The European Commission intends to complete the transition towards a full e-procurement system, including both pre-award and post-award phases, by the end of June 2015 – delivering on its commitments in the Digital Agenda for Europe and e-Government Action Plan. The Commission’s High Level Committee on IT (HLCIT) decided in December 2011 to launch the necessary preparatory work. The European Commission will also work in close cooperation with other EU institutions, bodies and agencies to assist them with the possible integration of e-procurement solutions into their existing procurement procedures.

Key actions:

(13) European Commission to implement full e-procurement by mid-2015 (one year before the deadline for Member States)

(14) European Commission to make its e-procurement solutions available to Member States that are building their infrastructure, to reduce investment costs.

5.           International dimension of e-procurement

The current text of the WTO (World Trade Organisation) GPA (Government Procurement Agreement) contains very limited provisions concerning e-procurement and merely foresees that parties shall consult regularly on developments in this area. The recently agreed GPA text represents a step-change as it recognises the importance of using and encouraging the use of electronic means for procurement, while contracts awarded by electronic means are now explicitly within the scope of the Agreement. General principles are established governing the use of electronic means while specific rules apply inter alia to the electronic publication of notices and the use of electronic auctions. Beyond these legal provisions, informal consultations among jurisdictions on the use of e-procurement systems will become essential to avoid new obstacles to cross-border contracts. Common reliance on high-quality international standards should pave the way to achieve the necessary degree of openness and inter-operability.

In light of the increasingly important international dimension of e-procurement, openness of e-procurement systems to bidders from all jurisdictions, especially among WTO GPA members, must be ensured. The European Commission will therefore seek to step-up its participation in relevant international standardisation fora and to more systematically include e-procurement in bilateral regulatory dialogues with its main trading partners.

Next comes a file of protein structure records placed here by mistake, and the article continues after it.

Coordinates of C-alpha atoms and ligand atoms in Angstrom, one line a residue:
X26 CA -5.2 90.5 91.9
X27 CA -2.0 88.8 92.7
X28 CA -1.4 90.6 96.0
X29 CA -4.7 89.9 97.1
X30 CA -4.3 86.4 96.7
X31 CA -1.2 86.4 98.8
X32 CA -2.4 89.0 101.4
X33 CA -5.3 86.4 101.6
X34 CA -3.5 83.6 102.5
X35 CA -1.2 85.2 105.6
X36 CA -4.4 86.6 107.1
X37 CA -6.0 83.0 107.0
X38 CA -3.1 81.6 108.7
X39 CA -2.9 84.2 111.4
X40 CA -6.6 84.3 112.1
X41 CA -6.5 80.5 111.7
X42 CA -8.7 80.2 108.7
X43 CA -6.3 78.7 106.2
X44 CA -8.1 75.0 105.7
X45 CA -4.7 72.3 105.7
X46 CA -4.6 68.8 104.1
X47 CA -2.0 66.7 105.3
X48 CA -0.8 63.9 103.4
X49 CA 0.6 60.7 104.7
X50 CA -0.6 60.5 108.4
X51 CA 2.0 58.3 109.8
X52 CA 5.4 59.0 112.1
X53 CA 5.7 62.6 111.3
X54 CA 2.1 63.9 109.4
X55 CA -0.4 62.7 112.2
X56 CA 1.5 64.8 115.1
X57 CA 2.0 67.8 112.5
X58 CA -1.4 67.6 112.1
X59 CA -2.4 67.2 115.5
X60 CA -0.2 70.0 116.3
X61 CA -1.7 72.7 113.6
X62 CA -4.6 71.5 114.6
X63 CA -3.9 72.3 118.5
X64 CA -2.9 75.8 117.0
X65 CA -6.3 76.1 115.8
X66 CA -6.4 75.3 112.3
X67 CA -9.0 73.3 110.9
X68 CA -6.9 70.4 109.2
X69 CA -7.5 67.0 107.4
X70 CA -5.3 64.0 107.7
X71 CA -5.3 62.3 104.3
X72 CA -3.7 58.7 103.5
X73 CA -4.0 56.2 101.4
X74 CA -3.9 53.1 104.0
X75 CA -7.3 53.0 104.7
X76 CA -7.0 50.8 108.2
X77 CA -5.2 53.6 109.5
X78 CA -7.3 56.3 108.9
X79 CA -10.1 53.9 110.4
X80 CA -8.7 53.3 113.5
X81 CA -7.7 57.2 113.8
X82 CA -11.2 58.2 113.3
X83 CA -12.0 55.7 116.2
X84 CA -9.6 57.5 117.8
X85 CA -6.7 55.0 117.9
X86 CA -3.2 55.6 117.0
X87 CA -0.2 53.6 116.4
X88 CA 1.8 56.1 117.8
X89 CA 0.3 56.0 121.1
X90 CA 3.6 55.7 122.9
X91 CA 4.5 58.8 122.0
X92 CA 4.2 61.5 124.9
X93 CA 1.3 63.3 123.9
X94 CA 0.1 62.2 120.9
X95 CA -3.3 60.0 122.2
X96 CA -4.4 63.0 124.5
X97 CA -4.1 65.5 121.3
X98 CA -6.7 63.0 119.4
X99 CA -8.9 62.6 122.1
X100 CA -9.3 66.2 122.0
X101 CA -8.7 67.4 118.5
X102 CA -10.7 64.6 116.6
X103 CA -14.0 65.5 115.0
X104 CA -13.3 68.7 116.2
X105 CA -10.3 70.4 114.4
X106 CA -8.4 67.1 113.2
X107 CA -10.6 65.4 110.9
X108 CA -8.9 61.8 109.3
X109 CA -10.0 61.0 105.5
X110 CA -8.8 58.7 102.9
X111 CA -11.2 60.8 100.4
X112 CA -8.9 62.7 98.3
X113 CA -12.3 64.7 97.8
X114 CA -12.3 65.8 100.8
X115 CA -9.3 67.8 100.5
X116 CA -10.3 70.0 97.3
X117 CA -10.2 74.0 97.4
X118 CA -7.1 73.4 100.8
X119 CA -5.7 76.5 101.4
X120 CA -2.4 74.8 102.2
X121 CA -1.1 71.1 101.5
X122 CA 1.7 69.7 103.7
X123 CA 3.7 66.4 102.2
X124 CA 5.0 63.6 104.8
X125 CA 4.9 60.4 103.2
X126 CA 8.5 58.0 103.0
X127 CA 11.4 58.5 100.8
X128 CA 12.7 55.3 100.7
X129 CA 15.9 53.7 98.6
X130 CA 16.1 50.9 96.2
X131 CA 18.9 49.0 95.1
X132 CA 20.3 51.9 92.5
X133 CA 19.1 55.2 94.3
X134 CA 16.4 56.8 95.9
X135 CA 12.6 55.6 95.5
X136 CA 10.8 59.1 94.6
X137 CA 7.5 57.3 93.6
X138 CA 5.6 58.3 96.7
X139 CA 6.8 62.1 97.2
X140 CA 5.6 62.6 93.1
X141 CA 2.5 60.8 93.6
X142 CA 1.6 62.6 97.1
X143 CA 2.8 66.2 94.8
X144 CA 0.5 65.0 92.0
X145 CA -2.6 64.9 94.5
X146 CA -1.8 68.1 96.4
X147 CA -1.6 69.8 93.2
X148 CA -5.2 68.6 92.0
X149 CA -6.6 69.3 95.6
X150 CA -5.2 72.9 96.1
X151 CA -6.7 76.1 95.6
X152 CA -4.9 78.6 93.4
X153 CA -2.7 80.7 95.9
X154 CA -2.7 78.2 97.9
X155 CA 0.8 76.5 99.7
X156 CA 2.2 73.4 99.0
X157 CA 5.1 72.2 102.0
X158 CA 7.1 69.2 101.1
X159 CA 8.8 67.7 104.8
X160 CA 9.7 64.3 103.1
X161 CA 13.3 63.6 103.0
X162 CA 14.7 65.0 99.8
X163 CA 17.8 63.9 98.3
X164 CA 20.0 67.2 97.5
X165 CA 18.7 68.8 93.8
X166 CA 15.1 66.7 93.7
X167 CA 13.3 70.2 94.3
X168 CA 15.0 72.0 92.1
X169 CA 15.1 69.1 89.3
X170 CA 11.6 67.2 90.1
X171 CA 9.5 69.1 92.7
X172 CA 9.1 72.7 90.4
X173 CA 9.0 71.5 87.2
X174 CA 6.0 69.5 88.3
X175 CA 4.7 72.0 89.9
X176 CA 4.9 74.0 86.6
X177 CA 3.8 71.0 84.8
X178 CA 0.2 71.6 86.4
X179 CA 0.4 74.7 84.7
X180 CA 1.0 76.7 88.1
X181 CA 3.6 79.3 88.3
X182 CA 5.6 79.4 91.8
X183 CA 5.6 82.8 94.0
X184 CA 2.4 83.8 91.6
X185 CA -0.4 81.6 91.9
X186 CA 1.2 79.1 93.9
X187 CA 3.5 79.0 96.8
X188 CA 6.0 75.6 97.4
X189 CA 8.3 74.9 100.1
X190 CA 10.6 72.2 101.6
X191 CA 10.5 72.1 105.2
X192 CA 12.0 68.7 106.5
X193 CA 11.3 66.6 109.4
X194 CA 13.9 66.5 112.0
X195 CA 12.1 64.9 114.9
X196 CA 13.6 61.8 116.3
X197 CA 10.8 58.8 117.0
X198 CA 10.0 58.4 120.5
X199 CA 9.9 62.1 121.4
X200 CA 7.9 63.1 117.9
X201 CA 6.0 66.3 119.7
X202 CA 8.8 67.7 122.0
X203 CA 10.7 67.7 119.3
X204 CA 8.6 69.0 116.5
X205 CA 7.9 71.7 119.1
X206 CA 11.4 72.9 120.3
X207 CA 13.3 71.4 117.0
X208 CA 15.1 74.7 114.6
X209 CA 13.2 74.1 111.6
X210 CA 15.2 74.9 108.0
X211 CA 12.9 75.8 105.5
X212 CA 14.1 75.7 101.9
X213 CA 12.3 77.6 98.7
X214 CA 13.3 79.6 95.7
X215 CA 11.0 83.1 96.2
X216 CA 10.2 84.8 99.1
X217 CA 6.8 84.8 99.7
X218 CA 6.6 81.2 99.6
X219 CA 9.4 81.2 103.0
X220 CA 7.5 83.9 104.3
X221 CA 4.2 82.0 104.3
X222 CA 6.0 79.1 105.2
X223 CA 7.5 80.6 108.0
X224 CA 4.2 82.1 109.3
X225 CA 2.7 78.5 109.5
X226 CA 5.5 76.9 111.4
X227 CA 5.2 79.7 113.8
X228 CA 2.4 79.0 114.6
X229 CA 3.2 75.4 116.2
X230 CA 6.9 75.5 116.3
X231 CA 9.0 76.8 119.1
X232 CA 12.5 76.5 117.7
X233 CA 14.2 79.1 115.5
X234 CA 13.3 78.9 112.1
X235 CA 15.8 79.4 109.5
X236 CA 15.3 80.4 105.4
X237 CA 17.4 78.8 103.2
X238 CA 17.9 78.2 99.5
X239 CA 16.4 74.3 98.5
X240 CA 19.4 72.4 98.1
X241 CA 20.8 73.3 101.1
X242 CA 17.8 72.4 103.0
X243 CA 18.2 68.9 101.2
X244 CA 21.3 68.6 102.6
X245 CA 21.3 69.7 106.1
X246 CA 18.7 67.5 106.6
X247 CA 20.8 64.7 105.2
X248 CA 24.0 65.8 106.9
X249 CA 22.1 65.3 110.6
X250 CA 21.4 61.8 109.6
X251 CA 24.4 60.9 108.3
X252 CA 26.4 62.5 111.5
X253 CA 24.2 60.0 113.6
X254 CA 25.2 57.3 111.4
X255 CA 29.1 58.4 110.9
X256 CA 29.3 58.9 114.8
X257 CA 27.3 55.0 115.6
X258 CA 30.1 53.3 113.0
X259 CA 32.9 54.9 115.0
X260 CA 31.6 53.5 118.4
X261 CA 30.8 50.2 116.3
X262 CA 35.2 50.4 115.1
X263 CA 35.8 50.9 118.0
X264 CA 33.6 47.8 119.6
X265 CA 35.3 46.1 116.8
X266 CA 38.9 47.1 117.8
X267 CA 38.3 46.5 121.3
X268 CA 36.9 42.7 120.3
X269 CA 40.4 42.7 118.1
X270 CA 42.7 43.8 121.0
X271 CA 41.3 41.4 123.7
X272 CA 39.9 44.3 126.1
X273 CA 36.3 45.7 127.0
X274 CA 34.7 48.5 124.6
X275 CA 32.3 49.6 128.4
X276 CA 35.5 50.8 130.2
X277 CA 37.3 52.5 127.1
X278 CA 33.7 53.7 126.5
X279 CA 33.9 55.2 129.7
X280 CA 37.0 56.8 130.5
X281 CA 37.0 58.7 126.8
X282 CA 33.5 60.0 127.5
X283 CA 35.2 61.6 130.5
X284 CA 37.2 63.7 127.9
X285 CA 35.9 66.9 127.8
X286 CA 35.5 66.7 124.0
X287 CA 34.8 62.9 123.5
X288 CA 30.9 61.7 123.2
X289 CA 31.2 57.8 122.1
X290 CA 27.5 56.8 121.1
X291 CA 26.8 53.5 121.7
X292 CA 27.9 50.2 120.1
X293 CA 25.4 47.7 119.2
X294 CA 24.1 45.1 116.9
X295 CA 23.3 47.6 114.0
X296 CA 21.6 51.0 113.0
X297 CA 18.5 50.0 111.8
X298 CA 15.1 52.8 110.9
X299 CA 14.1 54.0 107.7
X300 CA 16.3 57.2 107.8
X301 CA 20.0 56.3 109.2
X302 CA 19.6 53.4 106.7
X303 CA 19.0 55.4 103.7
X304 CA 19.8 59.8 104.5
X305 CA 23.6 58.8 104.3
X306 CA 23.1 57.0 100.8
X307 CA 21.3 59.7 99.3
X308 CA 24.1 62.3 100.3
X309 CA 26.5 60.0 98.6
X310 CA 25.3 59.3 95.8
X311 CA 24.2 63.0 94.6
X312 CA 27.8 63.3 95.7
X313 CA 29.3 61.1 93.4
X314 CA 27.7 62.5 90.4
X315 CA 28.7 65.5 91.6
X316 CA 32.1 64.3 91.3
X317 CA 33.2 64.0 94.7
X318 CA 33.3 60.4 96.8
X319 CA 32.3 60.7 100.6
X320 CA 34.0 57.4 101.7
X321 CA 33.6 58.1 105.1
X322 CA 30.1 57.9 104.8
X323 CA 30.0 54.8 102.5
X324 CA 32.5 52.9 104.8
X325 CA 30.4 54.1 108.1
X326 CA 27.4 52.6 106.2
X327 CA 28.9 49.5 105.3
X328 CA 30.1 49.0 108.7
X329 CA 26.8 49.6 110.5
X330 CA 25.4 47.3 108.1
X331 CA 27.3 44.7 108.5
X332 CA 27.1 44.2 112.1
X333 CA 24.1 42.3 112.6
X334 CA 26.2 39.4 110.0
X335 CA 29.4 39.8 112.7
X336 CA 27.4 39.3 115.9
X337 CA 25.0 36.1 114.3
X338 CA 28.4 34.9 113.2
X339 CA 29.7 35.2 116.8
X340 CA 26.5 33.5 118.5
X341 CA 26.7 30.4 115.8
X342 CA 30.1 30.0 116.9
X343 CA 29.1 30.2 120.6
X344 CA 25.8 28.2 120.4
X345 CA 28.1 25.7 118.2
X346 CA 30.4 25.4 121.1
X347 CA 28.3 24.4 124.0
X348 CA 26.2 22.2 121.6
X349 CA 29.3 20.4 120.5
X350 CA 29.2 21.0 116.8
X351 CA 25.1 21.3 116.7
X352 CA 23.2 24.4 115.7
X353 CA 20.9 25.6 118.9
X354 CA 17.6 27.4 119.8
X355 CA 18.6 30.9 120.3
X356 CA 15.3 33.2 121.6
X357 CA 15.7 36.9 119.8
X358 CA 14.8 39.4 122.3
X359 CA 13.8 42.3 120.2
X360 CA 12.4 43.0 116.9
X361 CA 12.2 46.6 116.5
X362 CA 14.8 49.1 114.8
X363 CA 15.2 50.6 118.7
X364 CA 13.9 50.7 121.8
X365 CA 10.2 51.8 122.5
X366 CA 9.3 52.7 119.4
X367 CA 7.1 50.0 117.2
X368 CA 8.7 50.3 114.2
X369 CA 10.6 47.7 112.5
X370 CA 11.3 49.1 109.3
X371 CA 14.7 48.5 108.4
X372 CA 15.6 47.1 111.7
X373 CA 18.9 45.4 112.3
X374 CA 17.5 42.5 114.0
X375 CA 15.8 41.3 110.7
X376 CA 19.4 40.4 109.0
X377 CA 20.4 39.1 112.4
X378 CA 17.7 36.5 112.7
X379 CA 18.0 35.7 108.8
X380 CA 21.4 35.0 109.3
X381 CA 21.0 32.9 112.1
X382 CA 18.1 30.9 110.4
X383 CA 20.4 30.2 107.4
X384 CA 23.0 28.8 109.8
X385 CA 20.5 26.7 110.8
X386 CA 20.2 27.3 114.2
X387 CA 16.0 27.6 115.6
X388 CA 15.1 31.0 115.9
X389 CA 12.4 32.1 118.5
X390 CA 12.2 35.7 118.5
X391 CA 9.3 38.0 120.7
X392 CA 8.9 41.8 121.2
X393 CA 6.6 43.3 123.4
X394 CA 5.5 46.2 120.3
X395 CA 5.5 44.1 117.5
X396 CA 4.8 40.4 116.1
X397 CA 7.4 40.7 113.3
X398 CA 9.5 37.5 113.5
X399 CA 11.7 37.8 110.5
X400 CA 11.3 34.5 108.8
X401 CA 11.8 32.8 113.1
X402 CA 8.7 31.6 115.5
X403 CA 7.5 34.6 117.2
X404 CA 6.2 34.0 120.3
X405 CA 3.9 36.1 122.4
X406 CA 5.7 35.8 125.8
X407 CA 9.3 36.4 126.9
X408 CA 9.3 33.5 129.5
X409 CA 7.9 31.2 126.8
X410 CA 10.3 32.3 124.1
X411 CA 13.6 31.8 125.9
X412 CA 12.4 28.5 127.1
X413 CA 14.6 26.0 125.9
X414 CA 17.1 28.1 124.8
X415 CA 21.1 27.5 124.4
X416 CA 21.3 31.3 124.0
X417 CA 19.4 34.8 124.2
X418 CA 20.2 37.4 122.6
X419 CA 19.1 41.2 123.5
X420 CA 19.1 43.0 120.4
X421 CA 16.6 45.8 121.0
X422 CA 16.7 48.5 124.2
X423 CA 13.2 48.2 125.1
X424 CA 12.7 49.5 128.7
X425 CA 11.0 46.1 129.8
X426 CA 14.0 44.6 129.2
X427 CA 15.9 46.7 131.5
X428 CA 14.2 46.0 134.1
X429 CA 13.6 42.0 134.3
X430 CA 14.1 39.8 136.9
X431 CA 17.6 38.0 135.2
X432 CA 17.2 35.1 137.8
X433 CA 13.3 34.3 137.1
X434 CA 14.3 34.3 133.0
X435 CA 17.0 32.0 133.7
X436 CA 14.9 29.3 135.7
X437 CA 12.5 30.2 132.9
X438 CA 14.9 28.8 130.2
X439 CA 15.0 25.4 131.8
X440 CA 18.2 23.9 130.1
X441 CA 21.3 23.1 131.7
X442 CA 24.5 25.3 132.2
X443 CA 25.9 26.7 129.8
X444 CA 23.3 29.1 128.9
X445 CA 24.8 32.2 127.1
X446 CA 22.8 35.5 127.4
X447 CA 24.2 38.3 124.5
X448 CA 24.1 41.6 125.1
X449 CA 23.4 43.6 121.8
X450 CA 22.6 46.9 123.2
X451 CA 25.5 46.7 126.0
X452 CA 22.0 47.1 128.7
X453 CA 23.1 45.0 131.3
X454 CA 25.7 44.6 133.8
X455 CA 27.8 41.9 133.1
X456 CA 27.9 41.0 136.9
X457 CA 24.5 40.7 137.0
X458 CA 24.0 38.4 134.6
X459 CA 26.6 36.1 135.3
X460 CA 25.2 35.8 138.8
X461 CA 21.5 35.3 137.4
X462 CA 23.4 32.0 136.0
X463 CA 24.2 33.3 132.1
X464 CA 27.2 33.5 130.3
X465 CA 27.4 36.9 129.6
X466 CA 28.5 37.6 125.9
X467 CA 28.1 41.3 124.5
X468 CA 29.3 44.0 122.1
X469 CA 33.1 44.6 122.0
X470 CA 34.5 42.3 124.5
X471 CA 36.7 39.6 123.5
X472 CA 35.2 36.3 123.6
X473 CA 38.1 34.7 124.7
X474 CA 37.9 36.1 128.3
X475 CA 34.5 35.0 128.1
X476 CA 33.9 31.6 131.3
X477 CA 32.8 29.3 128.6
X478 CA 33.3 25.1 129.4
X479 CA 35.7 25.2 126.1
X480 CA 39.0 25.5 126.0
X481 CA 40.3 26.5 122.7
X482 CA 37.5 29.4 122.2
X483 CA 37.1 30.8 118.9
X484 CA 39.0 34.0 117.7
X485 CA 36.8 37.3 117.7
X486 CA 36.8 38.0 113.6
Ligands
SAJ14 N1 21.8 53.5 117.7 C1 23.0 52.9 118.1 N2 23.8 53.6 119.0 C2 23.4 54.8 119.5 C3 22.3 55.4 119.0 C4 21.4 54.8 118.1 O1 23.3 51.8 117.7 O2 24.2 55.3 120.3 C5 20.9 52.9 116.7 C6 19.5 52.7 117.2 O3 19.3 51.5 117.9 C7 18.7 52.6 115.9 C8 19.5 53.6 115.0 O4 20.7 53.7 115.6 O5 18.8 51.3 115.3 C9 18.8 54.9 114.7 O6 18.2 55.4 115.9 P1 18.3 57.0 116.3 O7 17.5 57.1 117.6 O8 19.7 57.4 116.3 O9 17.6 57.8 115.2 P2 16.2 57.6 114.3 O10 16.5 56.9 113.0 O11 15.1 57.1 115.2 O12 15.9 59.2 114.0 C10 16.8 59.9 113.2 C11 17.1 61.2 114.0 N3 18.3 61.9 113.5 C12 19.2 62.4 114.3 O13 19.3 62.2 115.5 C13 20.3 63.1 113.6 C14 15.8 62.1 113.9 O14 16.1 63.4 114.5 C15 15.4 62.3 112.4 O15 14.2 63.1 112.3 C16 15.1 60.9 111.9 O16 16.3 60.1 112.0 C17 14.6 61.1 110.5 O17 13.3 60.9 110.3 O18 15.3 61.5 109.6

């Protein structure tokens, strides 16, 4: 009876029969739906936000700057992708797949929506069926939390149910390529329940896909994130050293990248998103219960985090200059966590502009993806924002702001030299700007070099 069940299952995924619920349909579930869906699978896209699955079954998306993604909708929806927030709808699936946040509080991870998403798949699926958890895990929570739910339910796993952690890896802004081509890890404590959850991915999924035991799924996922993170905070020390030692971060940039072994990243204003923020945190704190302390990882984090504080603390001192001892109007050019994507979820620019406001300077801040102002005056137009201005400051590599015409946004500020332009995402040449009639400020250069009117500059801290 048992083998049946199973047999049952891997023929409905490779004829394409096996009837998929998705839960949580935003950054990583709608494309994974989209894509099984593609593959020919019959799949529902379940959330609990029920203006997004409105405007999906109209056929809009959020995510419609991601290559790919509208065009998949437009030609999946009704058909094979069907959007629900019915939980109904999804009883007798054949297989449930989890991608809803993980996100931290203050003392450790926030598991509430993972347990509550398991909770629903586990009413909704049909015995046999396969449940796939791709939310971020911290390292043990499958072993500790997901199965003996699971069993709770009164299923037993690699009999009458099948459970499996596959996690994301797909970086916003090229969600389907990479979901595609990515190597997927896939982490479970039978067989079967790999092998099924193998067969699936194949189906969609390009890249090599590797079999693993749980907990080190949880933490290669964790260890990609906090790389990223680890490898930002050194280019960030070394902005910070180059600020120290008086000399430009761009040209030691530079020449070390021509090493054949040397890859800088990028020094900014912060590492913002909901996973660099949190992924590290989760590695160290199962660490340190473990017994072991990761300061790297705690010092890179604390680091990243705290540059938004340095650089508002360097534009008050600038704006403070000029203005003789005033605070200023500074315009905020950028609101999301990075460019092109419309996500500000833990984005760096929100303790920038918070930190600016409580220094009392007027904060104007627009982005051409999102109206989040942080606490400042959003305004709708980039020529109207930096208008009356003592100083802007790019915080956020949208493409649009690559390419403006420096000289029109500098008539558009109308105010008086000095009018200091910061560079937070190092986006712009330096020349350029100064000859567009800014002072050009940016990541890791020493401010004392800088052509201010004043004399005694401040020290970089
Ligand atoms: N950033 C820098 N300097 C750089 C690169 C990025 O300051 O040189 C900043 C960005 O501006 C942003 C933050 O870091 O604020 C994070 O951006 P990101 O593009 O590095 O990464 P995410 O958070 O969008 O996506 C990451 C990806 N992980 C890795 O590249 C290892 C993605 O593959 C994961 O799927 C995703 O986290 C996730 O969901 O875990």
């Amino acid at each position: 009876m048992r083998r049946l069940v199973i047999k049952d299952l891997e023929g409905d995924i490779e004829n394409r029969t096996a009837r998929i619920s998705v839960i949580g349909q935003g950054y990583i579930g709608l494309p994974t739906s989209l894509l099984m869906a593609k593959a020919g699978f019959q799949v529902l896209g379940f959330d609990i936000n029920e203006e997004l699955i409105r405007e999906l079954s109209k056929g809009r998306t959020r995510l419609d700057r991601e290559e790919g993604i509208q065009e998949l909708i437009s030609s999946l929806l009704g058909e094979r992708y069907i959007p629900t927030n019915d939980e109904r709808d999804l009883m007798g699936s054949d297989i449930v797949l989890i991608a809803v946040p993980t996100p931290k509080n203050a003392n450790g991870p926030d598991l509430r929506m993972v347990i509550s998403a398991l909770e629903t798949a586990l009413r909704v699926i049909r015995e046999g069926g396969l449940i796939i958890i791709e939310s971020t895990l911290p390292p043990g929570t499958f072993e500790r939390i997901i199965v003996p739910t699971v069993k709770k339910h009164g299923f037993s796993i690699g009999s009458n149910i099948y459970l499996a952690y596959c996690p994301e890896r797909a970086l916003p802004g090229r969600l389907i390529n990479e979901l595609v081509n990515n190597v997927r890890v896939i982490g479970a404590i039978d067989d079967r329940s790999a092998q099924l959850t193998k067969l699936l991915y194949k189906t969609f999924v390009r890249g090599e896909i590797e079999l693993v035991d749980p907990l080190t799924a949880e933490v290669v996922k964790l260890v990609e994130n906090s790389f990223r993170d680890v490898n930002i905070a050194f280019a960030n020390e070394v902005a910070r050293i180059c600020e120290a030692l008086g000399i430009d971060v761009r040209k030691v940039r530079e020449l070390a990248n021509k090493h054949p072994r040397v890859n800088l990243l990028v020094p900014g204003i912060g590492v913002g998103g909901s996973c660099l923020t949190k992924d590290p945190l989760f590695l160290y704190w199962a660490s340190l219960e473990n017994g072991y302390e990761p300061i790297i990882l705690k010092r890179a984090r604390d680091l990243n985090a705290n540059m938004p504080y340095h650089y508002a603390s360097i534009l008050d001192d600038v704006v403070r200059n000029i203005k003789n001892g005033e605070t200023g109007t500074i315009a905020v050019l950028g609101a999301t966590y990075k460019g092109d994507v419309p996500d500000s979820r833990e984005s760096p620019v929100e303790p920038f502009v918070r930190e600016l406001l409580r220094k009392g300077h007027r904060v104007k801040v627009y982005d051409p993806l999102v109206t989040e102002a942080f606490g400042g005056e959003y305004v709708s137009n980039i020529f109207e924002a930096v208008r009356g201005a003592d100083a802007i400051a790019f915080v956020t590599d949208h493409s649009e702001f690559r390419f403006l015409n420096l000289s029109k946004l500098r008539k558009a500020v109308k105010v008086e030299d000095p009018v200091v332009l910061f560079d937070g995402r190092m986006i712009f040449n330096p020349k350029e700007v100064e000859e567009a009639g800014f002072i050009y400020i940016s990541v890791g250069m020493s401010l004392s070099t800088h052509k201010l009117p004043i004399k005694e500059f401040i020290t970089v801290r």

Key actions:

(15) European Commission to promote international regulatory dialogues about open e-procurement systems and to actively monitor relevant international standardisation work.

6.           Conclusion

The transition towards full e-procurement is not primarily a technical nor technological challenge. It is above all an economic and political challenge, which cannot be overcome without strong commitment at the highest political level. The Commission therefore invites Member States and the European Parliament to give a clear political signal of their determination to face-up to this challenge, in particular by adopting the revised Public Procurement legislative package before the end of this year so that the transition to full e-procurement is achieved successfully in the EU by mid-2016.

[1]               The use of electronic communications and transaction processing by public sector organisations when buying supplies and services or tendering public works

[2]               COM(2010)245

[3]               COM(2010) 743 of 15 December 2010

[4]               According to the Manchester Ministerial Declaration of 24 November 2005 “all public administrations across Europe will have the capability of carrying out 100% of their procurement electronically” and “at least 50% of public procurement above the EU public procurement threshold will be carried out electronically” by 2010: http://ec.europa.eu/information_society/activities/egovernment/docs/pdf/manchester_declaration.pdf.

[5]               See: http://www.pps.go.kr/english/ for further information